However, Beauregard's army was already in position and Johnston's reinforcements were starting to arrive, one train carload at a time, from the valley.

The opening salvos at Bull Run were brutal. The Confederates, after repeated Union assaults, fell back to a strong defensive position on Henry House Hill. Recognizing the developing threat to his lines, Beauregard shifted all available units to the endangered front.

McDowell's attacking waves were relentless. By mid-afternoon, Confederate lines were vacillating, except for a brigade of Virginians under Thomas J. Jackson, who tenaciously refused to budge. Jackson's stand impressed everyone who witnessed it. Gen. Bernard Bee admonished his men to look at "Jackson standing like a stone wall. Let us determine to die here, and we will conquer. Rally behind the Virginians!"

Shortly afterward, Bee fell to the ground, mortally wounded. His remark was more enduring than his legacy, since Jackson would forever be known as "Stonewall."

Jackson's reluctance to yield bought Beauregard time to funnel Johnston's men into the melee. As Union attacks petered out, reinforced Confederates launched a massive counterassault.

Momentum rapidly shifted to the Rebels. Union lines buckled and then fell back across the turnpike. What began as an orderly withdrawal quickly became a rout. Wild-eyed retreating soldiers flung down their knapsacks and weapons seeking to escape. The roads were suddenly clogged with stampeding horses, overturned wagons, carriage jams and panic-stricken spectators and soldiers. The Union army melted away in a chaotic scene of massed, jumbled confusion.

President Davis arrived and urged Beauregard and Johnston to pursue the vulnerable, defeated enemy and seize Washington. Although Southern blood was up, it was already late in the afternoon. Furthermore, the Confederate army was exhausted and disorganized. It could push no further. Thus, the South squandered its best opportunity in the Civil War to bag a major Union army, capture Washington and end the conflict.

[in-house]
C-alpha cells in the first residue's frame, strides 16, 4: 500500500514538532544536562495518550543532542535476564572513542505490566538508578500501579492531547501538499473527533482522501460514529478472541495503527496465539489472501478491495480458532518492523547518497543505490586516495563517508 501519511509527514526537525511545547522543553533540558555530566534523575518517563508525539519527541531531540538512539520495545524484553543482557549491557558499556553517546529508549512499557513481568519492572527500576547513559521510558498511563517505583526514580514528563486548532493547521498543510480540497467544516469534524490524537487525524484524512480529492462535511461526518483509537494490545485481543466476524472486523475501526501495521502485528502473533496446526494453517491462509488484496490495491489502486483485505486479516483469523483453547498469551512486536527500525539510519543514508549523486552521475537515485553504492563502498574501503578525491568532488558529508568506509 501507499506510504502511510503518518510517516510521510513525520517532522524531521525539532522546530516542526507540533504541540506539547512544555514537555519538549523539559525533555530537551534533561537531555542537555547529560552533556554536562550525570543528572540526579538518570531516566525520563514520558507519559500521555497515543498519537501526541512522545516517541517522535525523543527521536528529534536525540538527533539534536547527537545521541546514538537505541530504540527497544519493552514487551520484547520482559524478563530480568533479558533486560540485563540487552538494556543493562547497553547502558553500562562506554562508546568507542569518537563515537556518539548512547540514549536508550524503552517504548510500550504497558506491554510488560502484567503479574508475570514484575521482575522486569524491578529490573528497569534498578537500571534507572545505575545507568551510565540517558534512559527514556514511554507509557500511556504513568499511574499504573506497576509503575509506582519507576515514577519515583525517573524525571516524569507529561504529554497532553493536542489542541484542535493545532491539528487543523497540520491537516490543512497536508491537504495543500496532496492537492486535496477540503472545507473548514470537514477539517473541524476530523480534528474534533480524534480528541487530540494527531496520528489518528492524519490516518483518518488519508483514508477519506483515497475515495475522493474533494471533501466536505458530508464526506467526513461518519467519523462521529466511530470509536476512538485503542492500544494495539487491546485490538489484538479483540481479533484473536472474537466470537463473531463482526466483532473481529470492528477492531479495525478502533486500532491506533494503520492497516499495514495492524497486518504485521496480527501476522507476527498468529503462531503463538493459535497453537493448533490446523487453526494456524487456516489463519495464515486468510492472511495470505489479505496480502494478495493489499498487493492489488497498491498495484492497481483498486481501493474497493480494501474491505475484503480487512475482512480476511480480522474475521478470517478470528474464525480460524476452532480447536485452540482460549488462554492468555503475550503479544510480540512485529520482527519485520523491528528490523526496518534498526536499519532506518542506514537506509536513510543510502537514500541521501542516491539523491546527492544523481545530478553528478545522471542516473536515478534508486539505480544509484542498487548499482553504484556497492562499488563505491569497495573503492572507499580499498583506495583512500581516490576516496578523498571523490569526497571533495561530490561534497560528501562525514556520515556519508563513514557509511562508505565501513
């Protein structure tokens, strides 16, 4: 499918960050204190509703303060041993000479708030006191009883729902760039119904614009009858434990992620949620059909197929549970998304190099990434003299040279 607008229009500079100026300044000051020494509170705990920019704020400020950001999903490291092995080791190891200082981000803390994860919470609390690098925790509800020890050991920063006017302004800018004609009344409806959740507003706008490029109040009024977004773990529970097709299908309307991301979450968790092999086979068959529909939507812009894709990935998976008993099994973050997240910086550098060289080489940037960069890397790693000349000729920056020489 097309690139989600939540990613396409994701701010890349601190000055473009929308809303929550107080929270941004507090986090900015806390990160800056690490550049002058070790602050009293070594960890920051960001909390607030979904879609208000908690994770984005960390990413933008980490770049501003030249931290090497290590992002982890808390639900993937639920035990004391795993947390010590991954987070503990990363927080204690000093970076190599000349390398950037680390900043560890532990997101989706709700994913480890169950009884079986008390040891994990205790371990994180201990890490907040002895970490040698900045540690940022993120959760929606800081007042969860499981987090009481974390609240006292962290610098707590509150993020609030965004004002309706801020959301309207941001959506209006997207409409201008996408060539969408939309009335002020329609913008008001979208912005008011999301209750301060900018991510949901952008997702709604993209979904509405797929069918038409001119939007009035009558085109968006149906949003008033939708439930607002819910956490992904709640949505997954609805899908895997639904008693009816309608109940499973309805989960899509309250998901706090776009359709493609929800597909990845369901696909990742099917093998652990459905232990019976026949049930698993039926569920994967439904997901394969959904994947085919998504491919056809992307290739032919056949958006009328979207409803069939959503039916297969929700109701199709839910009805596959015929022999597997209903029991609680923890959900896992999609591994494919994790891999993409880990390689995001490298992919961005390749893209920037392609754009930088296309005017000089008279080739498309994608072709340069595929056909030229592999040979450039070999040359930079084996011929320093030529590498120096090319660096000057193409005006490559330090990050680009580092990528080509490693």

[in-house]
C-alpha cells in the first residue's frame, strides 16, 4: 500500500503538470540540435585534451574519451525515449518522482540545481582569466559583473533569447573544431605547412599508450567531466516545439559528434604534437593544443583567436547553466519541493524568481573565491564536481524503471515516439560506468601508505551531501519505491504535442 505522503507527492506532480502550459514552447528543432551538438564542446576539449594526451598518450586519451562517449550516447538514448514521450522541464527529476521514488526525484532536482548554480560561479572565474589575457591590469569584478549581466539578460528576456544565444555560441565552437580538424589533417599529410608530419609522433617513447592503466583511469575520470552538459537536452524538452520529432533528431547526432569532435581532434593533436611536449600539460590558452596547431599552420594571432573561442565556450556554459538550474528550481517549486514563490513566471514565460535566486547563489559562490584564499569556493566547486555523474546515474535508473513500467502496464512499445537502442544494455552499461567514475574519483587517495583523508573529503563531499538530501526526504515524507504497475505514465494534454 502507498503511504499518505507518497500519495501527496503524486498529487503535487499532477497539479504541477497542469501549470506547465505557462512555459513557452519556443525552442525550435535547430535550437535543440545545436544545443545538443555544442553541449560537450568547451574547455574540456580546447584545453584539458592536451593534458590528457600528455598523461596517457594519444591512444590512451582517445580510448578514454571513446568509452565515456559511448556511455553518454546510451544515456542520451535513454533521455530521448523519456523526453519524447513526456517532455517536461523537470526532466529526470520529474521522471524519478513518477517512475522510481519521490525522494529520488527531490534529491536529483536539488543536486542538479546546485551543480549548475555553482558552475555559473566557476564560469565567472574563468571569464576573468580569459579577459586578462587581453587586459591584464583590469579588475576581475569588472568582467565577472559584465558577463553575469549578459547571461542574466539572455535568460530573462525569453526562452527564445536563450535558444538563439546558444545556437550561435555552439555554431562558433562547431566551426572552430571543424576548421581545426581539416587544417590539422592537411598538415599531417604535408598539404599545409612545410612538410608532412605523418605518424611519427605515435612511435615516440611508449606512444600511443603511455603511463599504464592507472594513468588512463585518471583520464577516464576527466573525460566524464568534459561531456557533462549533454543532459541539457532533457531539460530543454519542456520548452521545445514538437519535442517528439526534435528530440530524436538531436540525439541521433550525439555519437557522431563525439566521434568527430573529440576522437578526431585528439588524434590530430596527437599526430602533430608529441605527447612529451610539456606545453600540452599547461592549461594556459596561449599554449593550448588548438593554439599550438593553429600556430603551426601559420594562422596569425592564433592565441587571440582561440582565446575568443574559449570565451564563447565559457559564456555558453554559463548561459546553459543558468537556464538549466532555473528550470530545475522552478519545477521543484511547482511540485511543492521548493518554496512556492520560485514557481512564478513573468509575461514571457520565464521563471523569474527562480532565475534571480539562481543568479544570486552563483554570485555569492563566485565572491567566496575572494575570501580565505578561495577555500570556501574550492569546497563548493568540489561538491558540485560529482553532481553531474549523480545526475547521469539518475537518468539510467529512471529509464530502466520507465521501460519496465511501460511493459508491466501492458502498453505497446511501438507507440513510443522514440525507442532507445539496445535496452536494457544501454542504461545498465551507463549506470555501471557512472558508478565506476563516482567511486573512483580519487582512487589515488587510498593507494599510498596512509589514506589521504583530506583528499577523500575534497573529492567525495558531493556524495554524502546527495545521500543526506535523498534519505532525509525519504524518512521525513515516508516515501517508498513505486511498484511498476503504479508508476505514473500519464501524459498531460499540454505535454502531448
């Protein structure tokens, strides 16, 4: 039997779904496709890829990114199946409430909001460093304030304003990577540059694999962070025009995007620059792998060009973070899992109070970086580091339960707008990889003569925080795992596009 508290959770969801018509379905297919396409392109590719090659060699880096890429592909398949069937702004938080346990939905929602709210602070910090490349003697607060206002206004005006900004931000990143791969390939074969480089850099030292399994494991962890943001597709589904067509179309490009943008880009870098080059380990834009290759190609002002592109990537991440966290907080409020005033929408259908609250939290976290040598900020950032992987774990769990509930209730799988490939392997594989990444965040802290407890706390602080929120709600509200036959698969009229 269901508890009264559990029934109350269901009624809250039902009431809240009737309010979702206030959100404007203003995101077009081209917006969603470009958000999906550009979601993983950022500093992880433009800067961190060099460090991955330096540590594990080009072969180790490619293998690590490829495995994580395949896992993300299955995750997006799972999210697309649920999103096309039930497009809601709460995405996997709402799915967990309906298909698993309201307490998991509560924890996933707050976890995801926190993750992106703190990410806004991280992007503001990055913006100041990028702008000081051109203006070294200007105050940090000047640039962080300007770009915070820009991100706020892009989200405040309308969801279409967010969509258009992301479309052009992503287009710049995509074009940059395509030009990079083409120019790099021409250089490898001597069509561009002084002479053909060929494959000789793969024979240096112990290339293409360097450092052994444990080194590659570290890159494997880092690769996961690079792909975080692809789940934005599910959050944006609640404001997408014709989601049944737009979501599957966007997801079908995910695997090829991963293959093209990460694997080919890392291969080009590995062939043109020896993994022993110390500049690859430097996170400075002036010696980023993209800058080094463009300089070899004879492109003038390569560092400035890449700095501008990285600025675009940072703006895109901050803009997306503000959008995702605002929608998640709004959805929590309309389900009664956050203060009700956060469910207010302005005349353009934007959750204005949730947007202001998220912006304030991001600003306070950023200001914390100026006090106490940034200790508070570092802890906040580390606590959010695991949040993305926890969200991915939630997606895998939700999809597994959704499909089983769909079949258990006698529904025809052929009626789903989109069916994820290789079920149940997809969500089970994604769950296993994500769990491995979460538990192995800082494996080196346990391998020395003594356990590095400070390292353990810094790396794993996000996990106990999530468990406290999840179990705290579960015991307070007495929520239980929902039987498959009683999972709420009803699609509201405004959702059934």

Almost 5,000 soldiers became casualties at First Bull Run (First Manassas). Three-fifths of those were Union soldiers. While Southerners celebrated their victory, they mourned the deaths of Gen. Bee and Georgia's own Col. Francis Bartow.

The destructive carnage went far beyond the military aspect of the battle. Homes and farms in the vicinity were either severely damaged or completely destroyed.

Southern morale skyrocketed. Similarly, Northern morale plummeted and a sense of doom hung over Washington. Bull Run was the beginning of the war's darkest phase in the North, which would deepen with a series of Union defeats and reversals in 1862.

However, in the midst of crisis and gloom, Northern resolve strengthened. Lincoln, Congress and his generals were even more determined to defeat the secessionists and end the rebellion.

First Bull Run showed that the war would be a long, bloody and costly ordeal. The war to save the Union and end slavery would last four grueling years and consume 620,000 total soldiers on both sides.

At the time, Northerners and Southerners were shocked by the slaughter at First Bull Run. As it turned out, the battle was a minor opening act in a war that would produce epic and monolithic struggles at places like Shiloh, Antietam and Gettysburg. First Bull Run was a harbinger of things to come.

Clay Ouzts is a professor of history at Gainesville State College in Oakwood.